Repository logo

Routing in wormhole networks



Journal Title

Journal ISSN

Volume Title




Degree Level



As software overheads decrease and processor speeds increase relative to network speeds, the performance of multiprocessor interconnection networks will become increasingly important. This motivates design of efficient switching and routing schemes. Wormhole switching is an efficient switching technique wherein messages are pipelined through the network. Networks employing wormhole switching (termed "wormhole networks") are currently very popular as they yield low network latency and have minimal buffer requirements. This thesis is primarily concerned with performance and reliability aspects of wormhole networks. The main goal of this thesis is to identify how routing can be done effectively in these networks. Two concepts that have been proposed for performance improvements in wormhole networks are "Virtual Channel Flow Control" (VCFC) and "adaptive routing". In the VCFC concept multiple virtual channels (logical channels) share the same physical channel and can be employed as "lanes" with complete freedomin routing choice among them. Many new adaptive routing schemes have also been proposed in recent times which allow the next hop taken by a message to be determined "on the fly" based on local conditions at each router. These adaptive routing schemes have been shown to improve performance for certain traffic patterns and at the same time perform badly for other patterns. This thesis begins by investigating the question of whether adaptive routing can be made to perform uniformly well for all traffic patterns by proper combination with VCFC. It is shown that although both these techniques are not entirely satisfactory in isolation, a combination of both can provide substantial benefit. Even if adaptive routing techniques can be made to provide good improvements in performance, they are limited by the fact that routing is based only on local conditions at each router. This thesis next investigates the extent to which the local nature of decisions affect routing performance and explores the scope for further improvement. A practical source-directed routing method which uses application-specific knowledge is shown to be a potential approach to achieve these improvements. Finally, this thesis develops a general and cost-efficient fault tolerance approach based on reconfiguration of virtual channels around fault regions. The proposed approach is shown to be capable of tolerating a large set of faults and at the same time providing good performance.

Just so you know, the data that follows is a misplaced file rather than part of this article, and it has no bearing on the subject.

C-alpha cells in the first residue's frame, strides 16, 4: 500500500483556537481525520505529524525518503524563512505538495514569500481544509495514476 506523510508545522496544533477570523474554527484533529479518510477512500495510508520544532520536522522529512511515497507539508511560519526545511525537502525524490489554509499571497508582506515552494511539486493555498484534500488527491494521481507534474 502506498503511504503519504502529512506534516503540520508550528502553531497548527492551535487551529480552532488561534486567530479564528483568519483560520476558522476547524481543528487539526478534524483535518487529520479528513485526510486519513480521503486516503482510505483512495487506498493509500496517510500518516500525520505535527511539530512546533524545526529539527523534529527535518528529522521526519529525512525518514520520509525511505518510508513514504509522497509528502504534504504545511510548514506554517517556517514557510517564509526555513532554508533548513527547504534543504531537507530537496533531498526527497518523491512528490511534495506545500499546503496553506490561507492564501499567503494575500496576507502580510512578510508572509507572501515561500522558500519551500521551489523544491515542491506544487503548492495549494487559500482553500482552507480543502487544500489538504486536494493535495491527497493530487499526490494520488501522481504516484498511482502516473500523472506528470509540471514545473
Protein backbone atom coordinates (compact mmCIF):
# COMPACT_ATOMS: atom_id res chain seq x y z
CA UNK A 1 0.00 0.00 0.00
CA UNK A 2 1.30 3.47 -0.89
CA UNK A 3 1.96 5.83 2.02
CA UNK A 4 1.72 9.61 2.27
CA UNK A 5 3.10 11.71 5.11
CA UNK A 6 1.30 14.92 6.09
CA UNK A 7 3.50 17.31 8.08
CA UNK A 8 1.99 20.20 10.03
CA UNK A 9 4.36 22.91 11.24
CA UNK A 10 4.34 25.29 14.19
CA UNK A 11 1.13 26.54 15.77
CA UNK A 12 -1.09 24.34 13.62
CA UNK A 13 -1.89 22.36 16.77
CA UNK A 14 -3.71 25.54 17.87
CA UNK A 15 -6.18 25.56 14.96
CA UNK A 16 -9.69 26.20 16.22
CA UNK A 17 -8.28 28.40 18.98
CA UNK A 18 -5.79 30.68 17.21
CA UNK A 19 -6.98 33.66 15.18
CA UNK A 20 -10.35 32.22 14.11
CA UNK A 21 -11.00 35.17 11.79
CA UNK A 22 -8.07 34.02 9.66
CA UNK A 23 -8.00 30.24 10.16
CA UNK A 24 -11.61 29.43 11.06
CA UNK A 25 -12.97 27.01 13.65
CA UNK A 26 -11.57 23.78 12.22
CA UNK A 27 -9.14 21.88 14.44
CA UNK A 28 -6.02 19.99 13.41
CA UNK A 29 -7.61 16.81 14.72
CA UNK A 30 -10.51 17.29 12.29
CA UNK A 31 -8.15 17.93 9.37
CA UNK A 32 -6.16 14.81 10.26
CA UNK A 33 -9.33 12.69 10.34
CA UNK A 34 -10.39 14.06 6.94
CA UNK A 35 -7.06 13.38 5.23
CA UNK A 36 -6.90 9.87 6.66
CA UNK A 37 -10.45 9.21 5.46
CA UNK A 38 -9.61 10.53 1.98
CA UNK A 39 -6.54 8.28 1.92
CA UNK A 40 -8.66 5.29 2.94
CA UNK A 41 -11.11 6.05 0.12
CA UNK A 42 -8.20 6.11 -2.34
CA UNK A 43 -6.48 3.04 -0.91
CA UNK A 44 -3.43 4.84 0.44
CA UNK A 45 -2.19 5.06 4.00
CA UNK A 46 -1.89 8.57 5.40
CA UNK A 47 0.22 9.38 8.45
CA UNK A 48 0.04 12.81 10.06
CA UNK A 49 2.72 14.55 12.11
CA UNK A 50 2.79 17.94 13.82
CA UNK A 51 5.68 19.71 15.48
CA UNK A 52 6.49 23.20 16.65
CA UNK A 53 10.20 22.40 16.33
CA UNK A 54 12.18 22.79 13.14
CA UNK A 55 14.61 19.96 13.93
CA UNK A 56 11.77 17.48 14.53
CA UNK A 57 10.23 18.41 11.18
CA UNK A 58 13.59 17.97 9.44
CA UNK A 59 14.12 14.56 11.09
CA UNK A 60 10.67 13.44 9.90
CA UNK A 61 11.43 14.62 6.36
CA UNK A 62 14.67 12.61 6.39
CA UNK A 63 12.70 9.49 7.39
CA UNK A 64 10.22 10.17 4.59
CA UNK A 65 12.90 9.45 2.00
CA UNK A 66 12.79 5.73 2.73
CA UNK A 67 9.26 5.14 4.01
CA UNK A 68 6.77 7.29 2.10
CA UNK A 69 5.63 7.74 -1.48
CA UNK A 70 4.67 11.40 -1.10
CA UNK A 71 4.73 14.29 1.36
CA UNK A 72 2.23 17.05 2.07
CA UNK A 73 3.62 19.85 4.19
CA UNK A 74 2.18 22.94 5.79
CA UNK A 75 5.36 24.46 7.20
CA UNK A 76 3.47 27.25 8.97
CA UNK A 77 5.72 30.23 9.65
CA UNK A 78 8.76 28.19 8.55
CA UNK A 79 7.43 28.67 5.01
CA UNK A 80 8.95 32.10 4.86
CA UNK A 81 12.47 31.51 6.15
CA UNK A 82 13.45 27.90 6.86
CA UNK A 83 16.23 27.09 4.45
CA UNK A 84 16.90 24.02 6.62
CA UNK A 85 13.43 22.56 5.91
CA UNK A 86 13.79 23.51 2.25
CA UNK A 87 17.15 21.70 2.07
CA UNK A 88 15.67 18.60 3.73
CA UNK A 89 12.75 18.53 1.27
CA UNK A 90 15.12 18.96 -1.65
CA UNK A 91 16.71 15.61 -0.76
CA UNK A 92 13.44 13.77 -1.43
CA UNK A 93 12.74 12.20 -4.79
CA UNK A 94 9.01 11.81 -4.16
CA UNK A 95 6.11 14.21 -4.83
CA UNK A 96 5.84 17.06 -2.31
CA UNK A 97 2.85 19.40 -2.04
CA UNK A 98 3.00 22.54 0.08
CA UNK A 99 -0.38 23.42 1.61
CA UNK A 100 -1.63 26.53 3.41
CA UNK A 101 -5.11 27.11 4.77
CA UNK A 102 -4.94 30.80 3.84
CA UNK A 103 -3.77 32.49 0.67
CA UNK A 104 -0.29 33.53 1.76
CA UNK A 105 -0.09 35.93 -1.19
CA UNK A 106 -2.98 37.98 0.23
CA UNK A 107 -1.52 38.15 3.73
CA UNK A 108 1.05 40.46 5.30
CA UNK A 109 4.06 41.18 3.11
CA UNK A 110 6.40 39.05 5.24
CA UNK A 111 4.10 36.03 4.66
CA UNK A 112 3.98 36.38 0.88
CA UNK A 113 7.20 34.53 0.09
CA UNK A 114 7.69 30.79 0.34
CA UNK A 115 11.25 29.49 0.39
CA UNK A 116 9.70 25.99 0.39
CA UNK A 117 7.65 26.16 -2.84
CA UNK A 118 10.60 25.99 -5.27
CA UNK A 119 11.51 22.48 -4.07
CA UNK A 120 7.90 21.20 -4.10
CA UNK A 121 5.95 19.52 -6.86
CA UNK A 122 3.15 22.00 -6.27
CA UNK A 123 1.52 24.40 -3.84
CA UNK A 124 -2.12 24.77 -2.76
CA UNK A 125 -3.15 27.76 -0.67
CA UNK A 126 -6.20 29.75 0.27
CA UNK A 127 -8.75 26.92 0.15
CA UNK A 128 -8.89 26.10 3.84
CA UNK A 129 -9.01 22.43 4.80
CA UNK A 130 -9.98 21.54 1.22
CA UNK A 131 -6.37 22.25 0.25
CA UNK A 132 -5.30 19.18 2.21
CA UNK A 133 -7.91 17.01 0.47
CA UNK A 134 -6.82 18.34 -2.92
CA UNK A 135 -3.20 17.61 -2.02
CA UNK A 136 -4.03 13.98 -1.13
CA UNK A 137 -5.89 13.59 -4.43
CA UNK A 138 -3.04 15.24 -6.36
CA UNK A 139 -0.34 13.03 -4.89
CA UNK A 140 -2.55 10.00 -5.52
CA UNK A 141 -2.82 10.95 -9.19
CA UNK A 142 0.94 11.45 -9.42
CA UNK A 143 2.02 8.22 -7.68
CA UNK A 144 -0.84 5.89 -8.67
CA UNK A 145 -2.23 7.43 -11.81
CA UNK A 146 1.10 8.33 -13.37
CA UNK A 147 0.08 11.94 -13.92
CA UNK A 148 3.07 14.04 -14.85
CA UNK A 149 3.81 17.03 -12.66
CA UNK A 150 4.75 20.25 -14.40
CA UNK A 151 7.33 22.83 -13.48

Doctor of Philosophy (Ph.D.)


Computer Science


Computer Science



Part Of